IT’S again Christmas! This year though, the mood seems to be a bit subdued, the atmosphere toned-down. The blinking lights and other garish decors appear to be concentrated only in the malls waiting to be bought.
Economists, of course, are quick to explain. People are wary about our current social, economic and political situation, they say. In spite of the heavy cash inflow from our OFWs, our heroes and saviors, people tend to be Scrooges this time.
Just as well. True Christian believers welcome this predicament, since it can help us in savoring the authentic spirit of Christmas. They believe that everything, no matter how considered humanly, will always work for the good.
Sometimes hardships and sacrifices occasion deep spiritual realizations and
sharp insights of faith. They help us in getting liberated from the clutches of a purely materialistic, if not thoroughly sensual world.
They can launch us to the far richer world of the spiritual and supernatural, using the language of faith and piety. That’s why Jesus’s life was one of suffering and privations. He asks us to carry the cross and to enter by the narrow gate.
Pope Benedict recently echoed what we already know quite well. “In present day consumer society,” he said, “this period suffers, unfortunately, a sort of commercial ‘contamination,’ which runs the risk of altering its authentic spirit.”
To Pope Benedict and all the other faithful followers of Christ, this authentic Christmas spirit is characterized by recollection, sobriety, a joy that is not exterior but profound.
These, indeed, are conspicuously missing these days. The challenge we have now is how to welcome Christ into our hearts not only during Christmas, when he comes to us a helpless little child, but also all throughout the year.
This is the challenge of many of the nominal Christians. We have to learn to look for Christ, find him, and love and serve him every minute of our life. And this in a clearly strong and determined way.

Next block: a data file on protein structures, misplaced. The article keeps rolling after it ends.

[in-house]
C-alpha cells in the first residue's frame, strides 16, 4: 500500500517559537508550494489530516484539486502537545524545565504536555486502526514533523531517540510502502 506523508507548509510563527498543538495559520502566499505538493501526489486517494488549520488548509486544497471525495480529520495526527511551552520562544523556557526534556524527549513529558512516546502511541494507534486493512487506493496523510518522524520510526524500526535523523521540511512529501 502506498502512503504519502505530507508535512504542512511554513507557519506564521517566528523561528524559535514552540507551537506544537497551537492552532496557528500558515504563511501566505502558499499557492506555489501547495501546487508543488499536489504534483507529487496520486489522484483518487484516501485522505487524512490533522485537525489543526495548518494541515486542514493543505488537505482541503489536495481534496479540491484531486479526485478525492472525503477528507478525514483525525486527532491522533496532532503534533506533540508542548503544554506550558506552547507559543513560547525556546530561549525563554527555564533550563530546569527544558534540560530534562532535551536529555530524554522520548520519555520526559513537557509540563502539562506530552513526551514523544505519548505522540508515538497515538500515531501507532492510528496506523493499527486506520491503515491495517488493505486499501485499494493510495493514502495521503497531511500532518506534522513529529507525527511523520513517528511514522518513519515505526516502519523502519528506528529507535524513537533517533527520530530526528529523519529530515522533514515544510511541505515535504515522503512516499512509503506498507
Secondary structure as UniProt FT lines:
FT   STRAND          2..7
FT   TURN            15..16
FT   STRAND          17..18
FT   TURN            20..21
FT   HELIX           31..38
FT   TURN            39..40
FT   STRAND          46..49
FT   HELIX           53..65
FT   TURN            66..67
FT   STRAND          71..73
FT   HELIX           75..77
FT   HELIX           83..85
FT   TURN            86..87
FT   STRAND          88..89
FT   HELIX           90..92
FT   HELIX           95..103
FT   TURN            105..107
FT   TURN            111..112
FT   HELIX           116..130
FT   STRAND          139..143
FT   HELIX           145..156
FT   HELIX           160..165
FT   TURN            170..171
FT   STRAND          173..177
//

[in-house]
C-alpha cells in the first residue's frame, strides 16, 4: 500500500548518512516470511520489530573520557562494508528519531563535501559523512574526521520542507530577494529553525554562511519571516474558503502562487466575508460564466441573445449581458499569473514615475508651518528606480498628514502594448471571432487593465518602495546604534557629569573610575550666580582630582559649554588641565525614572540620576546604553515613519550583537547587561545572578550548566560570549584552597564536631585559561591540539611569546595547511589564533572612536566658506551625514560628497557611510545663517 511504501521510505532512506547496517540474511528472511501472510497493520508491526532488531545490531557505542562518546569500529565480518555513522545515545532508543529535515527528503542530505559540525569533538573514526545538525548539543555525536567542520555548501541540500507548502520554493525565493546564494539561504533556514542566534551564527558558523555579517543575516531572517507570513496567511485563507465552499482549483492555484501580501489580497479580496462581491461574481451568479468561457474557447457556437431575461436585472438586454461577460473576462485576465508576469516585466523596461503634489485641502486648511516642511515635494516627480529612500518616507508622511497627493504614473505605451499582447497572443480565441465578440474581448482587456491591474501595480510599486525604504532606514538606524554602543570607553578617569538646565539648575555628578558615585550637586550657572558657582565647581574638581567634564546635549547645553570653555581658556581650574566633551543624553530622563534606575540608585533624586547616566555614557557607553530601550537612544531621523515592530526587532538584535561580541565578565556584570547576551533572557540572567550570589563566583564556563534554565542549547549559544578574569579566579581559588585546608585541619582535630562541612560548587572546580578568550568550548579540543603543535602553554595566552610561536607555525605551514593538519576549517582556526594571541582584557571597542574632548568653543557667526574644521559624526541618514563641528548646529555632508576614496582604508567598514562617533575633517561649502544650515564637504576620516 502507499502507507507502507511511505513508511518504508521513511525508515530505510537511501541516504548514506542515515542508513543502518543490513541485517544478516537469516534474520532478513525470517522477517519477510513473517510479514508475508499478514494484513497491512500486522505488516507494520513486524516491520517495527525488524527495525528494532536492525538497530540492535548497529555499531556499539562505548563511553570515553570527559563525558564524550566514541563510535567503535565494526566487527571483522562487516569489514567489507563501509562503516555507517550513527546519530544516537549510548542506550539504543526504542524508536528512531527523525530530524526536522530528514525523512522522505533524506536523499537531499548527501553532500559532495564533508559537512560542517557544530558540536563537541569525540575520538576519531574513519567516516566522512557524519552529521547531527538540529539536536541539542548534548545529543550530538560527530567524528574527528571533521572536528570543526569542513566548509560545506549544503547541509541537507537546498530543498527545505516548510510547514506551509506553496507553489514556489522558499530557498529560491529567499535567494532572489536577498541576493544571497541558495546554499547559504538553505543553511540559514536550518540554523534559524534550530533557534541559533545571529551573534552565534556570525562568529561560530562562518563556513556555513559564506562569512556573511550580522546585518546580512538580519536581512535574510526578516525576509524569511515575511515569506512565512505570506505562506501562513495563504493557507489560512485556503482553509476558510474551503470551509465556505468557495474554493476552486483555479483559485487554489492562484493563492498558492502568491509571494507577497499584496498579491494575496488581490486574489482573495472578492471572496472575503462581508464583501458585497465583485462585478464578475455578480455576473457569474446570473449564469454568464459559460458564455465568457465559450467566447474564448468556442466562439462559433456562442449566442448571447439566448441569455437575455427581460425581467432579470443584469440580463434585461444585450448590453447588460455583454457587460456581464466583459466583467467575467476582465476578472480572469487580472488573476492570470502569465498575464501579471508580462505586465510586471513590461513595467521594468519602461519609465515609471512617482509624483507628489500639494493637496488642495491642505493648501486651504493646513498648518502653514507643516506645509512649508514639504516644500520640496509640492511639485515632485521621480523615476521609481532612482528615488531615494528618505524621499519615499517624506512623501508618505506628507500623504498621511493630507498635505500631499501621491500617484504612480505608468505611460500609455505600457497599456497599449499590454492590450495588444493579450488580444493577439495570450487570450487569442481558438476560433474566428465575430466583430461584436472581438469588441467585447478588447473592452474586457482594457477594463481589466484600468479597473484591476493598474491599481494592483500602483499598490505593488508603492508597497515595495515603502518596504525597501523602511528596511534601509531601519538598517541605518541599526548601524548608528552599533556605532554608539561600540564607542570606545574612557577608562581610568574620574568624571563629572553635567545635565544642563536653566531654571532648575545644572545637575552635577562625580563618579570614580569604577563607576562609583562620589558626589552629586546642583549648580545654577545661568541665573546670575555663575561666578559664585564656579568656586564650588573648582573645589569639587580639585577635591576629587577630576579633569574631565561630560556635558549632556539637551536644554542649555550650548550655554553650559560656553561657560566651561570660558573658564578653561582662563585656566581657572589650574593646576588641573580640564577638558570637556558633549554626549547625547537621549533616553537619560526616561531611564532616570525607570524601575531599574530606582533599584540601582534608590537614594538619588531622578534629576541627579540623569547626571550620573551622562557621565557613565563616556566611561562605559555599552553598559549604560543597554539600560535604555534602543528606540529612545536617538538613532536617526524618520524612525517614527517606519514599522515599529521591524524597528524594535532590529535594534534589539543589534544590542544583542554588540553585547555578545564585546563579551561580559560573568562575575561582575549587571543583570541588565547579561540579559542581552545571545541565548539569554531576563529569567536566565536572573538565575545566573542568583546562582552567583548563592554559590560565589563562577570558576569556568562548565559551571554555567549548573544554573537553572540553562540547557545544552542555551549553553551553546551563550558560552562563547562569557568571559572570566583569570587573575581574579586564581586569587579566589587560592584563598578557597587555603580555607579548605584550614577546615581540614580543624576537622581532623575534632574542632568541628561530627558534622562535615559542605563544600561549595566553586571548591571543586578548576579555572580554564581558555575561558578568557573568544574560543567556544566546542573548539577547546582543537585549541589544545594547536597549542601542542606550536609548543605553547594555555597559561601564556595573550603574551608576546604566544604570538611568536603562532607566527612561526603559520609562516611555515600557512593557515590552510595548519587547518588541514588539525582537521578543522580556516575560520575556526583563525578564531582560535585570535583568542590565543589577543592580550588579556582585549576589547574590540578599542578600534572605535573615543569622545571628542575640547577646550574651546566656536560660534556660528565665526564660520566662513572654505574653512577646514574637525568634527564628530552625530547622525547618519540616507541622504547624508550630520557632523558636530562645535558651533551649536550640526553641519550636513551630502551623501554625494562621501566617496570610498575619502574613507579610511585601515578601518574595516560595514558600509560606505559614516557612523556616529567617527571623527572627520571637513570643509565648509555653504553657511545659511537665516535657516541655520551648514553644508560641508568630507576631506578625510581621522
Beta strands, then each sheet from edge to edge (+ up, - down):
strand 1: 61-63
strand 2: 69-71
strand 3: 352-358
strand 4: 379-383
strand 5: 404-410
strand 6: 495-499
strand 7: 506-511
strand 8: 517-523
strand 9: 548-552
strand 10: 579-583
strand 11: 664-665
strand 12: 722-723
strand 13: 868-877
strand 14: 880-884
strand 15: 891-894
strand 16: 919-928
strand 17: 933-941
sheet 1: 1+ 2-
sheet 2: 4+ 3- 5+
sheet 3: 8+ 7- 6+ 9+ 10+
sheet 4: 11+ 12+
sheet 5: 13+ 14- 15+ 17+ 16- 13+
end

We cannot afford to be complacent about this. Some even dare to be cavalier about this, not realizing that they are making a fool of themselves. No, no. We need to be clearly strong and determined in this effort.
Especially now when we are constantly bombarded with impulses—images, sounds, shows, sensations, etc.—that tend to kill the spiritual life while heavily stimulating the bodily if not animal life we also have.
Just looking at many TV shows, reading newspapers and magazines, listening to the radio, this is what we can readily conclude. There’s a systematic effort, almost like a devil’s plot, to stick us to the material and the sensual, the here and now.
There’s no mention of God, or at least any reference or allusion to God. Art and creativity are purely inspired by earthly values, driven by passion and not by faith, pursued mainly with selfish ends rather than by charity that should imbue all our actions.
Such art and creativity generate a spiral of evil, a dynamism of sin, where bickering, hatred, envy, lust, and a long, endless etcetera dominate. There’s no peace, inside nor outside. There’s no real joy, an abiding sense of being in living communion with God and with everybody else.
Yes, there can be blinding lights, breath-taking colors and experiences, absorbing dramas, addictive highs and numbingly comfortable lows, but we are all reduced to the life of the senses alone. The spirit gets lost.
The real challenge of Christmas is when we truly welcome Christ in our hearts such that we become Christians through and through, knowing how to be both human and divine, natural and supernatural, practical and spiritual.
All our actions, our thoughts, our plans, our projects, our shows, our politics, our business, etc., etc., while being truly human and fully engaged with all the requirements of our nature, should never fail to have the Christian savor.
Somehow, while we are still on earth, we already taste the joy of heaven. And this is just natural to us.